Post by ᅚᅚ ᅚᅚᅚᅚᅚᅚ ᅚᅚᅚᅚᅚᅚ on Sept 9, 2016 14:10:16 GMT 1
Would be nice if everyone saw this. The community likes to go for popularity rather than effort though, which is sad. Even people who know how to build very well will still get as click-baity as possible.
On the old forums, the developers indicated that they wanted KoGaMa to be partly used for teaching players about game development (and possibly move on to making their own real games/art/music). I always thought they would have shared more of their personal insights in the industry. However, this was also around the time when they stopped communicating with the players so we didn't get to hear their stories or what influenced them.
To that regard, there hasn't been much of a push on their "Learning and Development" objective for a young children's game learning platform. What makes a game? It's core components? What are tips and strategies in making games fun? Look cool? Play smoothly? What are some things that have been proven to work? What doesn't? How do you define a goal or objective in a game? What are things that real game developers struggle with? How do you overcome those problems? What are the methods used in game design? And so on...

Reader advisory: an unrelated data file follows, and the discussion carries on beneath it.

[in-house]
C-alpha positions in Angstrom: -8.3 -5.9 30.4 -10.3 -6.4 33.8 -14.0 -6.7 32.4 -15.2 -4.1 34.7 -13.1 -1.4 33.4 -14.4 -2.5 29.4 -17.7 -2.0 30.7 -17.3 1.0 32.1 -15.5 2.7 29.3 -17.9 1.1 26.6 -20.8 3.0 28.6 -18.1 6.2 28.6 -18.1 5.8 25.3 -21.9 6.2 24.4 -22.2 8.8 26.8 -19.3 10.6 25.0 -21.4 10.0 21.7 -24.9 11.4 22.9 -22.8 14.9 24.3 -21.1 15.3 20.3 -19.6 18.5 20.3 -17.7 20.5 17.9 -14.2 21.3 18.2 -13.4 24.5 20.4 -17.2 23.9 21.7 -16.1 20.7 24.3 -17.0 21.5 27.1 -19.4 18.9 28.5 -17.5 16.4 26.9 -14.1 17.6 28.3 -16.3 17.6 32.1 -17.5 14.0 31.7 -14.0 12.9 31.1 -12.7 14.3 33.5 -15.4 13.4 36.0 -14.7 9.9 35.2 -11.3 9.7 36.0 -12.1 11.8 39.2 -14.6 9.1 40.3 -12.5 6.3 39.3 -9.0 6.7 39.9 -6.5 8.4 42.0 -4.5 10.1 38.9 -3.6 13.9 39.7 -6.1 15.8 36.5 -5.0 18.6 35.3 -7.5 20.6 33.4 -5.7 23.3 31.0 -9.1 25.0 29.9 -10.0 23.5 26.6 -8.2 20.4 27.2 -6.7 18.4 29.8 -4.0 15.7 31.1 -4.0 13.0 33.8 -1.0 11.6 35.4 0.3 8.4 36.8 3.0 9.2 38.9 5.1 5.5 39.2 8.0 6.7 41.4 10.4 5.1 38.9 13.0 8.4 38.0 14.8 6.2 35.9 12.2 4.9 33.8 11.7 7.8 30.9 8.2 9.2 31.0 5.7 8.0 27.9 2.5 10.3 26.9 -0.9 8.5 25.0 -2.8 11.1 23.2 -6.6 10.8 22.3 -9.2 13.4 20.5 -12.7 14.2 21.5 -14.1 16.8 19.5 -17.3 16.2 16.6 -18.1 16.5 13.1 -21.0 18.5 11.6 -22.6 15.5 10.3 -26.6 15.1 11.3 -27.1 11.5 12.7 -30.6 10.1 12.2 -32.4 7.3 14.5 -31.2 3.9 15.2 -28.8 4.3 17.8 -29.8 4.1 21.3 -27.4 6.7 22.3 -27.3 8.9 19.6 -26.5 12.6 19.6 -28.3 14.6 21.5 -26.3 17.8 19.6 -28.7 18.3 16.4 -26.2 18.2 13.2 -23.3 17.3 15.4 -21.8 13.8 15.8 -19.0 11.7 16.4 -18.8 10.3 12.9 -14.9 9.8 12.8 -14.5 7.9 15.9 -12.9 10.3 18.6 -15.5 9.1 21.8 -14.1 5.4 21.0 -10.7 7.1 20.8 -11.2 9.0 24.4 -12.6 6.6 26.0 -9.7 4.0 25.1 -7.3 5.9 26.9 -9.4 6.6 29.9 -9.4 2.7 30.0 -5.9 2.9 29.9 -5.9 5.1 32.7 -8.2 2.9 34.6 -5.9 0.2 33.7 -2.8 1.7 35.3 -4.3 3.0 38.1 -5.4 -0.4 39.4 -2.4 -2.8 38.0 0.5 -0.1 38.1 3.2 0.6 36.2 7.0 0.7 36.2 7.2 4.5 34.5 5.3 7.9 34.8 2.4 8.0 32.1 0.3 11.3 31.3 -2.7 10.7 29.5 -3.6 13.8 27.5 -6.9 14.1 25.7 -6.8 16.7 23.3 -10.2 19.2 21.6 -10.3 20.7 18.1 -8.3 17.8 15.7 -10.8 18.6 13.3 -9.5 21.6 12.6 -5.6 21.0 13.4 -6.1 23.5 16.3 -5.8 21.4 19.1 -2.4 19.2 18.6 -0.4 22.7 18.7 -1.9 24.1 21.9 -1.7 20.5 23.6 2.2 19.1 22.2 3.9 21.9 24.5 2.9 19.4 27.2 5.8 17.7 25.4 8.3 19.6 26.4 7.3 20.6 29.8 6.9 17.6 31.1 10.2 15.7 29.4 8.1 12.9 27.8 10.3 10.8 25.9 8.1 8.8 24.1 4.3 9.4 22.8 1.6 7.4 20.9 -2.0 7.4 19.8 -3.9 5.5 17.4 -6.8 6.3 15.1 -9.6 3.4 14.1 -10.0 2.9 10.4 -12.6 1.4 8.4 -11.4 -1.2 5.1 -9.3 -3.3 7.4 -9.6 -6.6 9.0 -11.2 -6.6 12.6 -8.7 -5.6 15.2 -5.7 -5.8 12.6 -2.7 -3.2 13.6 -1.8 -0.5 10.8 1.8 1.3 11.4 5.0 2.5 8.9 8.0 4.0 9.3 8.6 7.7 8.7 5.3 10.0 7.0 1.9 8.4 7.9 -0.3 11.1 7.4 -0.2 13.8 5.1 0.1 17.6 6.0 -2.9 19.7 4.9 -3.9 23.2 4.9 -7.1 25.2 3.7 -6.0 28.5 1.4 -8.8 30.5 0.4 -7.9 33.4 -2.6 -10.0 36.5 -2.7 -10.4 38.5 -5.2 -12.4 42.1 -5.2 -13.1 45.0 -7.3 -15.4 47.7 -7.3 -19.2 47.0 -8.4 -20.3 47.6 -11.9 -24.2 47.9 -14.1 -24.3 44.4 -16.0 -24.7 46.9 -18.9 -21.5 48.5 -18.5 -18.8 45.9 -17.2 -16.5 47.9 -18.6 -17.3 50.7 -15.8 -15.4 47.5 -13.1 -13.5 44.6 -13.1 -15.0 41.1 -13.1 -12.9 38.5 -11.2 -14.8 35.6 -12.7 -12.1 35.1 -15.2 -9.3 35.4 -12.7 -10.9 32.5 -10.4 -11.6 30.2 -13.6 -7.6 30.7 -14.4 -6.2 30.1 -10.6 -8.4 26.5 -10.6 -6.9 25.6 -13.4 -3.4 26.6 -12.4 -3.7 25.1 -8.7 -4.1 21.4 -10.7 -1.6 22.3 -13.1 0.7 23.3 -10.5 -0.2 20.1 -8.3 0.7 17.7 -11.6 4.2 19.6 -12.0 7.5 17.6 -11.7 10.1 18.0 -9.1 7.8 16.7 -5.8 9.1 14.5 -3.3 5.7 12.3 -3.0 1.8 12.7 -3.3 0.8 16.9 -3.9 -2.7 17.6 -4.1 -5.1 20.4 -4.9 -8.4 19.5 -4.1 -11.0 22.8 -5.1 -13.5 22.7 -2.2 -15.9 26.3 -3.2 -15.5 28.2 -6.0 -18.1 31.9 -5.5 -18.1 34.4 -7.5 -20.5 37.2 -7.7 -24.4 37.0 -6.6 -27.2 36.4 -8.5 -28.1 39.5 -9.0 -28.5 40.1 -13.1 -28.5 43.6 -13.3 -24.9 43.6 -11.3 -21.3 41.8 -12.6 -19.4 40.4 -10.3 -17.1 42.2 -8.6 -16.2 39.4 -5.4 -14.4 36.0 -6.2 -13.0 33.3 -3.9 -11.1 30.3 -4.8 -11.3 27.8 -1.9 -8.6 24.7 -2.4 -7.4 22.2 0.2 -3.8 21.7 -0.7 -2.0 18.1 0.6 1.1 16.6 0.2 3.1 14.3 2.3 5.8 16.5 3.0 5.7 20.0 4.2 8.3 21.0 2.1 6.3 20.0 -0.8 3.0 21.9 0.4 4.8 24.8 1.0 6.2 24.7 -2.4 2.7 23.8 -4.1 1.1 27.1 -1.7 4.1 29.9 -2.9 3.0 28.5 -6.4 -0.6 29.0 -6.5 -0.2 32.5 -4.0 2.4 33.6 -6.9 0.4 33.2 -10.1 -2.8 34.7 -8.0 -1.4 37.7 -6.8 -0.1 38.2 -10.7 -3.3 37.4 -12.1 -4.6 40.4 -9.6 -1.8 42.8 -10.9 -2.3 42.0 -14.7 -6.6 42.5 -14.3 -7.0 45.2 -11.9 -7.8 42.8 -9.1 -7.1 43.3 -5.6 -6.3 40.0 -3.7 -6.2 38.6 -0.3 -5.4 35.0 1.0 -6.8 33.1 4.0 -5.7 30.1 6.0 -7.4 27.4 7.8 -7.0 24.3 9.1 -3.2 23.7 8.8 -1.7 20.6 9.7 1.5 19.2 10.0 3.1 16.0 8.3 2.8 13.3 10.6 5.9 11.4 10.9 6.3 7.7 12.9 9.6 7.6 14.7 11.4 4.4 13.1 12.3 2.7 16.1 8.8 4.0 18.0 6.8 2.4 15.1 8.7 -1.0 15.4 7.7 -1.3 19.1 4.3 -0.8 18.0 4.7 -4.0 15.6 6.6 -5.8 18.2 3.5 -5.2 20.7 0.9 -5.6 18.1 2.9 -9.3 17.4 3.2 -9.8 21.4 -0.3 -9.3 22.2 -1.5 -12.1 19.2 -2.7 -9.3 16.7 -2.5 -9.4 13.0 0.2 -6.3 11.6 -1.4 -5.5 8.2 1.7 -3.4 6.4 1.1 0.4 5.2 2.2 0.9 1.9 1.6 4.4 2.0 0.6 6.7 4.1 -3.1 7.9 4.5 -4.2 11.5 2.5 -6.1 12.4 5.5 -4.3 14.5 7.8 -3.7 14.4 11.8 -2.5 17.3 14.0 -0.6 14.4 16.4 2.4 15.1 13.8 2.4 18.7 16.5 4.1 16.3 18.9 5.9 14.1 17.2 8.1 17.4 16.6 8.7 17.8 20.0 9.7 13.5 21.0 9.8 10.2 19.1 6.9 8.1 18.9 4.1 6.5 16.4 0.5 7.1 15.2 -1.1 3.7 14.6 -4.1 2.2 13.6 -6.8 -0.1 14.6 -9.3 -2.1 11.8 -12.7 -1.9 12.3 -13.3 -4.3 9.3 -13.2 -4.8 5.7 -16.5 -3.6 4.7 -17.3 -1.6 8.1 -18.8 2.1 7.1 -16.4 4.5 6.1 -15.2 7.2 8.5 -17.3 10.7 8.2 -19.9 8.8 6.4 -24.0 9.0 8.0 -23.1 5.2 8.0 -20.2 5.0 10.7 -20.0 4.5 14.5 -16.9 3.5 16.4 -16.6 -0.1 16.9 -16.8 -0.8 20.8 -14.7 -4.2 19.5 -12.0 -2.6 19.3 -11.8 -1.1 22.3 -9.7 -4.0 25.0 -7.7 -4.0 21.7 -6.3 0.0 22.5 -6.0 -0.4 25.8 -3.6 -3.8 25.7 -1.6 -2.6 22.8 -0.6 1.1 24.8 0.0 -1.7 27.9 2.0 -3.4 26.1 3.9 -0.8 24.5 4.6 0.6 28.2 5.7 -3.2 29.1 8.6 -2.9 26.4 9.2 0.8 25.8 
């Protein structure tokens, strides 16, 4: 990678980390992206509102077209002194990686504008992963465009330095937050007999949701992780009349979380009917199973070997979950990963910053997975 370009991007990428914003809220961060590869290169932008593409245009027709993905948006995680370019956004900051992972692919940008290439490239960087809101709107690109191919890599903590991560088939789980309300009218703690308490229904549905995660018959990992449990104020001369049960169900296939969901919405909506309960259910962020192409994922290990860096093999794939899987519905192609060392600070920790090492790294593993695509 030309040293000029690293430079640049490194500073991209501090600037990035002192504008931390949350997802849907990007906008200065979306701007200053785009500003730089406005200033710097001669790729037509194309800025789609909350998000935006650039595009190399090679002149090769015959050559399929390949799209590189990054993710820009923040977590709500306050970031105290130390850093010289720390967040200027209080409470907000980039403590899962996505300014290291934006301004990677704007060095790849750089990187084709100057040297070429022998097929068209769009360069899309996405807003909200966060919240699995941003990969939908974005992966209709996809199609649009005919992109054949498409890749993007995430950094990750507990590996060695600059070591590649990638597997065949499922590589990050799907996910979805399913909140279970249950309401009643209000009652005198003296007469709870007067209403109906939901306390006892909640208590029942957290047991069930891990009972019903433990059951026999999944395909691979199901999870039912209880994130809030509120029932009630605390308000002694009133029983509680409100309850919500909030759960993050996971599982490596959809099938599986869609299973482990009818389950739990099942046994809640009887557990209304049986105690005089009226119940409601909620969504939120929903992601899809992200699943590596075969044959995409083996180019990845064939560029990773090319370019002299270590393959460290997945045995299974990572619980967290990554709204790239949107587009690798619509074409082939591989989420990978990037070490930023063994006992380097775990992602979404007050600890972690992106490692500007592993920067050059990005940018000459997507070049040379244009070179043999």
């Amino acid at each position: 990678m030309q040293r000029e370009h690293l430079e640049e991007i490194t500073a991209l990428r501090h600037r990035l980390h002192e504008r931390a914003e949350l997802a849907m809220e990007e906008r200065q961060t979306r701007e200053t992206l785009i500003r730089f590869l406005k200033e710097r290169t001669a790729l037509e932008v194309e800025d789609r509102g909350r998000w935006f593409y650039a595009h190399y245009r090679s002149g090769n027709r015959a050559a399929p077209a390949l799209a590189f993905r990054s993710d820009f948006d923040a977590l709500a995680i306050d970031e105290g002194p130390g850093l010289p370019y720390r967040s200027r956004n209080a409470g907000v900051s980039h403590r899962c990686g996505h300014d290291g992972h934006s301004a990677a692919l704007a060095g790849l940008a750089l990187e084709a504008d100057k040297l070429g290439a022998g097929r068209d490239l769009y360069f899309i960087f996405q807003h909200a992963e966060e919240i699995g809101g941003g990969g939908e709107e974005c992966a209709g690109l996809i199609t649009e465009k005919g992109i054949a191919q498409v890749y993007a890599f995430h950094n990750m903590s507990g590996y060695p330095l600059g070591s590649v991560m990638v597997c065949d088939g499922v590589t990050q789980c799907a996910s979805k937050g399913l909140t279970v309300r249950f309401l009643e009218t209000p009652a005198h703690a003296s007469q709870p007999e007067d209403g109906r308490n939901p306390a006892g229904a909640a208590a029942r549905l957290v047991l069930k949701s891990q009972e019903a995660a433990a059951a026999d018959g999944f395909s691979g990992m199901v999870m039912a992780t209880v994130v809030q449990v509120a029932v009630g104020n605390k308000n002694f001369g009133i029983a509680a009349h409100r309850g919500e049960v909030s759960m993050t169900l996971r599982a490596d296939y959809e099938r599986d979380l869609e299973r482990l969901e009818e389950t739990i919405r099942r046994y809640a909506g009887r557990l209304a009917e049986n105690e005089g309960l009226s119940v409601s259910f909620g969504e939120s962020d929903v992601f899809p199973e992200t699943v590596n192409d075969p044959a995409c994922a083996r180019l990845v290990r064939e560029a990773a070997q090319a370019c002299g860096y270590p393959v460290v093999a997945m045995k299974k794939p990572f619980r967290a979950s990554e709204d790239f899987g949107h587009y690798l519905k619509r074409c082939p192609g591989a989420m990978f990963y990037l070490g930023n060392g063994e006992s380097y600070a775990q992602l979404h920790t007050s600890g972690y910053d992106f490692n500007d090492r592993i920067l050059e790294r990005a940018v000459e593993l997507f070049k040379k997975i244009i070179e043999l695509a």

When I first saw these intentions, I was hoping to be inspired. However, there isn't really anything of a formal nature that players can use on this website to educate themselves about the game development process.
This thread is merely a simplified example of the waterfall model, which is one approach to development. In reality, there's more to the creative process and even more to how actual development works in the real world. For example,
Idea -> Research -> Plan & Design -> Prototype -> Scale & Implement -> Test -> Publish -> Reflection & Maintenance
where every step can be revisited depending on if a better idea or a problem is discovered. Parts of the process can be skipped, others cannot. Finding ways to teach this in an interesting way would be awesome for KoGaMa and its players. Game quality would likely improve and creators would be more encouraged to learn from their mistakes and think at a higher critical level.
Anyway, I wanted to share that teaching concepts doesn't have to be intimidating. Or maybe that's just the Comic Sans font. Who knows?
What's next: N Tips and Strategies to KoGaMa Level Design